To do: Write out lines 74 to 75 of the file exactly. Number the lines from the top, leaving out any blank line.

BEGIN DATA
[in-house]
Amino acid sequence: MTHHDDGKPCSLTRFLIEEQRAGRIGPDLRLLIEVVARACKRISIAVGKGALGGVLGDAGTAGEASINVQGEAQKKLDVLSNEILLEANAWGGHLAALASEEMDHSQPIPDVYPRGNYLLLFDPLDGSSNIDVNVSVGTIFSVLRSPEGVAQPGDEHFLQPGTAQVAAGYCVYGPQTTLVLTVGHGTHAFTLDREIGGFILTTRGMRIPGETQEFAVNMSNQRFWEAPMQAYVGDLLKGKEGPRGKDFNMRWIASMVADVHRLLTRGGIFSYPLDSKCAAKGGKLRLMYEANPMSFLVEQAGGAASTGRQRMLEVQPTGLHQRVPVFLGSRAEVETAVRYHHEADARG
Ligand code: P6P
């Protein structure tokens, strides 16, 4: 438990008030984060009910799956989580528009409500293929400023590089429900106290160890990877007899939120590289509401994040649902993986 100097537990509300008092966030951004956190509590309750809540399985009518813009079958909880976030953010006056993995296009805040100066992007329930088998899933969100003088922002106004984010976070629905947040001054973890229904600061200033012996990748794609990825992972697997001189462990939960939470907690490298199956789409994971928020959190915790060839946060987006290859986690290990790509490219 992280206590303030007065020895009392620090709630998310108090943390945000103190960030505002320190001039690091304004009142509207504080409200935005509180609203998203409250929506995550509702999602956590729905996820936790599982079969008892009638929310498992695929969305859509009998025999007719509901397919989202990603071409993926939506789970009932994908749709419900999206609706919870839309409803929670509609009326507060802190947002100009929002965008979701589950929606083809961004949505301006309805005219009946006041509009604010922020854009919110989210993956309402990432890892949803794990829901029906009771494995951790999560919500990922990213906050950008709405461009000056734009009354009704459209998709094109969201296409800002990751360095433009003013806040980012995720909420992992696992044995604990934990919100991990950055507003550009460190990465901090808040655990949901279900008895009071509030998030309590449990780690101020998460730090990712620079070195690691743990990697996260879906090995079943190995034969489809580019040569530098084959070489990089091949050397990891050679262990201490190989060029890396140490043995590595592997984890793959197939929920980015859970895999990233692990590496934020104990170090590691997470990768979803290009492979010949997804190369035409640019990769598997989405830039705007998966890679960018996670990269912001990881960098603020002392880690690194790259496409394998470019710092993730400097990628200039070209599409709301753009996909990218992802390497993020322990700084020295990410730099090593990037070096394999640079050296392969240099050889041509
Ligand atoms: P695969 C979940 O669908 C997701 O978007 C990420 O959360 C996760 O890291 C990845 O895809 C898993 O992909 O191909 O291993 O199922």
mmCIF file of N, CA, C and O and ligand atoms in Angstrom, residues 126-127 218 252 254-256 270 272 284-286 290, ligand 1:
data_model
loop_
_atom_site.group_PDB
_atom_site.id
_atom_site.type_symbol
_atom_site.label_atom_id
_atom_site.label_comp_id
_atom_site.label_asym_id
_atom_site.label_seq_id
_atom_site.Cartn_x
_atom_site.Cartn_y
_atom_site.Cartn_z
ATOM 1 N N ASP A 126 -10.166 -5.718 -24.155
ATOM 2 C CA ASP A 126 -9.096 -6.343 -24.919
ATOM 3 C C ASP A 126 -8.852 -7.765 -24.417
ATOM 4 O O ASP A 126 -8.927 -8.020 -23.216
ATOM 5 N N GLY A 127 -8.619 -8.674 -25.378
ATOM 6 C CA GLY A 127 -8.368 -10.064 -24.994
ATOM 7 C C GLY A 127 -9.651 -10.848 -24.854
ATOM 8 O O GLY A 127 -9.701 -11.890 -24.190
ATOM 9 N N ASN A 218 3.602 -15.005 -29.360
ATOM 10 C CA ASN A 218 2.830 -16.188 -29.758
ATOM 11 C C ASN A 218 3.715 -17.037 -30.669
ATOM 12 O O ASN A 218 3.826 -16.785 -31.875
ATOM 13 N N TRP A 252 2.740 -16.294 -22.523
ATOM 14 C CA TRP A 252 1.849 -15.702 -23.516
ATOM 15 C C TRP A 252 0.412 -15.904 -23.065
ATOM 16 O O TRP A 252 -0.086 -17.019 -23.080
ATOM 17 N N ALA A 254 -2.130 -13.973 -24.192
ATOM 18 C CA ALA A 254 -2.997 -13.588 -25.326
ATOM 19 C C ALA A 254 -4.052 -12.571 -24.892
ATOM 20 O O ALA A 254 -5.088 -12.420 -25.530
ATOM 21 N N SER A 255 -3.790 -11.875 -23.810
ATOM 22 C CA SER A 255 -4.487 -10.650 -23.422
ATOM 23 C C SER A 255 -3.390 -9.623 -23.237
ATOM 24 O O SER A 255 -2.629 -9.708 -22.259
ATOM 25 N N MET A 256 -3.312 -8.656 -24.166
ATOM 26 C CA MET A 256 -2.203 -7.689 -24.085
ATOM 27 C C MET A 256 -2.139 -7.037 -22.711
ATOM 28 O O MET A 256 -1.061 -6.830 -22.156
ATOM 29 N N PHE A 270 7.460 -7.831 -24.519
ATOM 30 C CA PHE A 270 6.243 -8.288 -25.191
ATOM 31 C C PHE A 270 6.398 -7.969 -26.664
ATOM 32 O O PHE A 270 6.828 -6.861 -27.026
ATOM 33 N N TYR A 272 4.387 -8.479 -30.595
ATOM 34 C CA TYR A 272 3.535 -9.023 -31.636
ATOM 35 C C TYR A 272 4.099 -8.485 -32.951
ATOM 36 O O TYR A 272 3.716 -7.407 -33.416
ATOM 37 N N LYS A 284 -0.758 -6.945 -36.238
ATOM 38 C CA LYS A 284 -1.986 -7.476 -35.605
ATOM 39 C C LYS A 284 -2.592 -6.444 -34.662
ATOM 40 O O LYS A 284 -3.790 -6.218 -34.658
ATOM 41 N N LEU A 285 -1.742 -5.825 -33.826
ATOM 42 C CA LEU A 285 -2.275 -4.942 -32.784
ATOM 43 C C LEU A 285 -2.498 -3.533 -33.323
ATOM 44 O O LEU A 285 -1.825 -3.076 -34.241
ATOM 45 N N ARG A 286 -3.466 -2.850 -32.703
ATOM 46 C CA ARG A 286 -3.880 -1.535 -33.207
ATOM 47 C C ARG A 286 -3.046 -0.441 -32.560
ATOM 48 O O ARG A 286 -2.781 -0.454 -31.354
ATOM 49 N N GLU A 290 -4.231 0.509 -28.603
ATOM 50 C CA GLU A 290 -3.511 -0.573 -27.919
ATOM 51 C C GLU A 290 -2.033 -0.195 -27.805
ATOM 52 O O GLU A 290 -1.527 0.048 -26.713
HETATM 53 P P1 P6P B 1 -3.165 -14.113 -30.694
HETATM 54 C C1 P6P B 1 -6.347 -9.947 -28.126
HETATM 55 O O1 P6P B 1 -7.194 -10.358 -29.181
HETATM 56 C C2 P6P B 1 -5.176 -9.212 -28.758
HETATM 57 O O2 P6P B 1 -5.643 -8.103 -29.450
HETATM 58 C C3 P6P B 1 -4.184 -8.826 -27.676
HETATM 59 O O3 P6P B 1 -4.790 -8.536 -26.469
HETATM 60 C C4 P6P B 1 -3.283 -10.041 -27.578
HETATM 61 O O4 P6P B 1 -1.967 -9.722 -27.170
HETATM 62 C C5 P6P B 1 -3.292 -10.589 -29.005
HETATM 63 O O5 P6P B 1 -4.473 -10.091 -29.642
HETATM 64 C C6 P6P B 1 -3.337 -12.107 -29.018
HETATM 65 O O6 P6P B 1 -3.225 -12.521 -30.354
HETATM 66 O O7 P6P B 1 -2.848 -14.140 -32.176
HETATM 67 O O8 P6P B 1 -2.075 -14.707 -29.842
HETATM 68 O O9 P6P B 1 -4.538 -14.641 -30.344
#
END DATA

HETATM 56 C C2 P6P B 1 -5.176 -9.212 -28.758
HETATM 57 O O2 P6P B 1 -5.643 -8.103 -29.450